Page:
JULIE DOYLE: Tony Burke, thanks for coming in today.


DOYLE: Let’s talk about the budgetary situation facing the Government. Similar problems to what you faced with falling commodity prices and less revenue coming in. If you're committed to Budget repair in the long run, why not let the Government get some of these measures through that they are trying to put in place?

BURKE: Let's not forget even though last week in Parliament Tony Abbott claimed Labor hadn't supported a single measure, there’s more than $20 billion worth of measures that improve the Budget bottom line that have gone through the Parliament with our support, more than $20 billion worth.

DOYLE: But still some held up though?

BURKE: Oh, they are, and if the Prime Minister thinks the Labor Party is going to vote against universal health care, then he really should have taken a bit of stock before he put that into the Budget. We're not going to support $100,000 degrees for university students, we're not going to support the abolition of universal health care, we're not going to support a situation where young people, if they can't find a job, are left with nothing to live on. There are measures there in the Budget that they would have known from the moment they sent it off to the printers, that these were measures that a Labor Party would never vote for. They've made that decision. For the issues where we could be constructive, we've been constructive, but if their definition of being constructive and being helpful is hurting people on lower and middle incomes by attacking their health care, by attacking their chances of further education, by cutting their pensions, then that's not the sort of thing the Labor Party will ever be part of.

DOYLE: What about letting them go through this process and then wear the consequences of the next election if the voters are unhappy with this?

BURKE: No, I've been elected to Parliament to stand up for people and I’m not going to play, and Labor under Bill Shorten is not going to play, some sort of strategic game to hurt people so that we then get voter improvement at the election. The most important thing for us as a party is that people are clear that we’re standing up for them. That’s exactly what we’re doing with the unfairness of this Budget. Make no mistake, a whole series of the problems that the Government’s facing here are problems of their own making. If they wanted to do something about Budget repair they don’t have to be committed to the gold plated Paid Parental Leave Scheme, they don’t have to be committed to their Direct Action policy of funding polluters. They didn’t have to give away the revenue from high income superannuants or give away the revenue from multi-nationals trying to shove their money off into tax havens.

DOYLE: You’ve mentioned a few things there. What’s Labor’s alternative proposals for Budget repair?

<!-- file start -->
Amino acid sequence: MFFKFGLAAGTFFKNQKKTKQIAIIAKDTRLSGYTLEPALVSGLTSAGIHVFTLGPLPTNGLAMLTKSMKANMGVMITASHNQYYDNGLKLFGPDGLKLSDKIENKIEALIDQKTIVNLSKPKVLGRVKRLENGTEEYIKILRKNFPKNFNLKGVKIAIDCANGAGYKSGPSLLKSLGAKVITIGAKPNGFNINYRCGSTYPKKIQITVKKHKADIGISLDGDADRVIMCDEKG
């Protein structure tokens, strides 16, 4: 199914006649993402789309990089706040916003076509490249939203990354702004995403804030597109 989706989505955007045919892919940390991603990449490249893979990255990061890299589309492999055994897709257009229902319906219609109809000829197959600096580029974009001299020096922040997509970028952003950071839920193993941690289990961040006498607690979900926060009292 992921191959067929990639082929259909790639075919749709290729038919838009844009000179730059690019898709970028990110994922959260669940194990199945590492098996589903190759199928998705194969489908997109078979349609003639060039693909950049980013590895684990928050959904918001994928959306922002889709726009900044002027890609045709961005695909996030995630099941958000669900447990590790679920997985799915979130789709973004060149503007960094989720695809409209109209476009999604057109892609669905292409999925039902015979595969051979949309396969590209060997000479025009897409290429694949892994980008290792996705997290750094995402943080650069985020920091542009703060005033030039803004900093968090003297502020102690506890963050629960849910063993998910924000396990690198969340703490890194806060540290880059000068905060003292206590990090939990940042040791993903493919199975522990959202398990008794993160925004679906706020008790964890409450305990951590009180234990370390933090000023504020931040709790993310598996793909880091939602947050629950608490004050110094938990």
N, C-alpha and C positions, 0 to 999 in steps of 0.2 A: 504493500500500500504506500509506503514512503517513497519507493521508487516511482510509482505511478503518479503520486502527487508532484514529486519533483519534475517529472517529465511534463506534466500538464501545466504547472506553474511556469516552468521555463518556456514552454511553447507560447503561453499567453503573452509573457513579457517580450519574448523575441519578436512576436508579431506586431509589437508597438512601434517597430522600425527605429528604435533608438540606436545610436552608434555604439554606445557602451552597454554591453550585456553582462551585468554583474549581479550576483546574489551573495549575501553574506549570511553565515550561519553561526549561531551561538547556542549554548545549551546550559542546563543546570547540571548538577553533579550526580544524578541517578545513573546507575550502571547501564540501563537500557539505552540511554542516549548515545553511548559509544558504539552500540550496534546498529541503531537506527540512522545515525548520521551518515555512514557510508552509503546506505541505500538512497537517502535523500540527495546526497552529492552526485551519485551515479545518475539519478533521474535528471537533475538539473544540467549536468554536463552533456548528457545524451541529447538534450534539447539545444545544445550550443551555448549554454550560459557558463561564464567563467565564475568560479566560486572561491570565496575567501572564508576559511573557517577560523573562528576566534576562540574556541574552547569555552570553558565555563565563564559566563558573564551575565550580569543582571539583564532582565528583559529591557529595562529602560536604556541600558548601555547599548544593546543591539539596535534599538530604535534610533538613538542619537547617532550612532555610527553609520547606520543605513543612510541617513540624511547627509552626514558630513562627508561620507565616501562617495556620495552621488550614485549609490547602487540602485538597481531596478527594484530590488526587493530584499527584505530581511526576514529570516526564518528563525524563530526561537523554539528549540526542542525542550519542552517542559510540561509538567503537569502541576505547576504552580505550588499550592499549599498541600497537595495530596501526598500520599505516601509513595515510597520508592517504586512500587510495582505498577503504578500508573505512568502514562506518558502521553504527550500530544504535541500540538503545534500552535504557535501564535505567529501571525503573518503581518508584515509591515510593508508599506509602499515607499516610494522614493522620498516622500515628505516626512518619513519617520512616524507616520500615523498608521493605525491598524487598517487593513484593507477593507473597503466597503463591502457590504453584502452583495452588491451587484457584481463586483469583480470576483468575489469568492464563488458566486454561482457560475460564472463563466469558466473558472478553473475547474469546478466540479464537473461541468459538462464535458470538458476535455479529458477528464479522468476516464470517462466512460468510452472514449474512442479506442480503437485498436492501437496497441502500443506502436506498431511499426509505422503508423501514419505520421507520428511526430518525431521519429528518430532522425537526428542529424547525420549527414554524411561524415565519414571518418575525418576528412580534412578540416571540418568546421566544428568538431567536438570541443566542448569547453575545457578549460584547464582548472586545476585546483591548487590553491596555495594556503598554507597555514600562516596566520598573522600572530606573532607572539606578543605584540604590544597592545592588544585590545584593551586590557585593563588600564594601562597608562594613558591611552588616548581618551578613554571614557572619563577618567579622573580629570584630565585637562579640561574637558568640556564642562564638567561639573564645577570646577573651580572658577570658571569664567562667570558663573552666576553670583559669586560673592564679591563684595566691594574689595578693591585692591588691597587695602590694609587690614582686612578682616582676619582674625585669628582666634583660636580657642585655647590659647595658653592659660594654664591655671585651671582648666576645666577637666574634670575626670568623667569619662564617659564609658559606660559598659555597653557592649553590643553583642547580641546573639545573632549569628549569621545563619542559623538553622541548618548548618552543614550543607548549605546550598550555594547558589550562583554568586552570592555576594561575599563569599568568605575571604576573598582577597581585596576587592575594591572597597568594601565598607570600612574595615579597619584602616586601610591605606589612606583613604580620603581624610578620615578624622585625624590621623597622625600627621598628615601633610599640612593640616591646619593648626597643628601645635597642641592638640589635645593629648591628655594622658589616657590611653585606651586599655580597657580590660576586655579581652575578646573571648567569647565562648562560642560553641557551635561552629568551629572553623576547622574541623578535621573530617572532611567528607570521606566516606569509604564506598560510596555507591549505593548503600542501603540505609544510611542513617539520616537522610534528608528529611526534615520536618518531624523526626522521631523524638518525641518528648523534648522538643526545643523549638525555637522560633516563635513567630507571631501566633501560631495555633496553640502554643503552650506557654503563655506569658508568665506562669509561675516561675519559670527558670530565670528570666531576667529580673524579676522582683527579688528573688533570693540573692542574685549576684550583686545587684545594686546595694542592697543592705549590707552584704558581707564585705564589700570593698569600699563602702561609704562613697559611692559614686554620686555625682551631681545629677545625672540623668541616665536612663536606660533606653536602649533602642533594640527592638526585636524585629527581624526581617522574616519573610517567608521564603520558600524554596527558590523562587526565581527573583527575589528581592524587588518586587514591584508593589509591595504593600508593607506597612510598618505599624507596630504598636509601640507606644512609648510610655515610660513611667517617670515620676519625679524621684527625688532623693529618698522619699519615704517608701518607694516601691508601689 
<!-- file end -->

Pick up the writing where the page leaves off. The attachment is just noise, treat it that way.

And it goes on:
BURKE: Well at this point in the cycle we’re not at the point of making election promises for an election when we’re in the first half of the term still. But the four issues I just went through there, all of those would improve the Budget bottom line, every single one of them. But the Government’s not putting any of that up for us.

DOYLE: You mention that you’re not going to reveal any of your plans or such at this stage of the cycle, but when you’re doing interviews like these or talking about these things, isn’t that the natural response from people, that they want to know what your alternative is?

BURKE: It’s not simply some sort of political timing game. It’s also the situation that we don’t know what the state of the economy is going to be by the time of the next election. What we do know and what’s become clear from further reports today is that the Budget wasn’t just bad for fairness, the Budget was bad for Australia’s economy. Tony Abbott was saying quite incorrectly that since they came to office consumer confidence has improved; it hasn’t, it’s gone down. Consumer confidence has taken a hit because when you attack the household budget you attack confidence. So we’ve ended up with a Budget that is bad for the economy and that’s starting to find its way through the system as well.

DOYLE: You mentioned the latest analysis Deloitte Access Economics has put out today, is says in there the Budget outlook is still in reverse as China slows and the Senate fiddles. It says good politics has good policy well and truly over a barrel. Is there a point there?

BURKE: Well what it’s not acknowledging there is the particular measures that we’re dealing with in the Senate are measures that do nothing to improve productivity anyway. If you take the higher education measures, of your drivers of growth, one of your key drivers of growth is Labor productivity. You don't improve for the long-term Budget, Australia's labour productive by attacking higher education. That's not what is going to be of assistance there. If you look beyond the immediacy of the Budget bottom line and look at what do these measures actually do in their detail, measures that attack further education are measures that attack labour productivity.

DOYLE: Just finally, it is the last parliamentary sitting week of the year. So far this year, the Speaker has managed to suspend 285 MPs. Do you think she will get to 300 this week?

BURKE: Well, I hope not. I hope not. Last week we had somebody thrown out, Melissa Park, who’s hardly a boisterous misbehaving member of Parliament, immediately after she quoted a Standing Order. People have been thrown out for all sorts of extraordinary reasons in the last week. My preference is that the Prime Minister keeps relevant to the questions that he’s asked and the Parliament gets on with its business. But I'm not in charge of who gets thrown out.

DOYLE: Tony Burke, we will leave it there. Thank you very much.

BURKE: See you again.



Tony Burke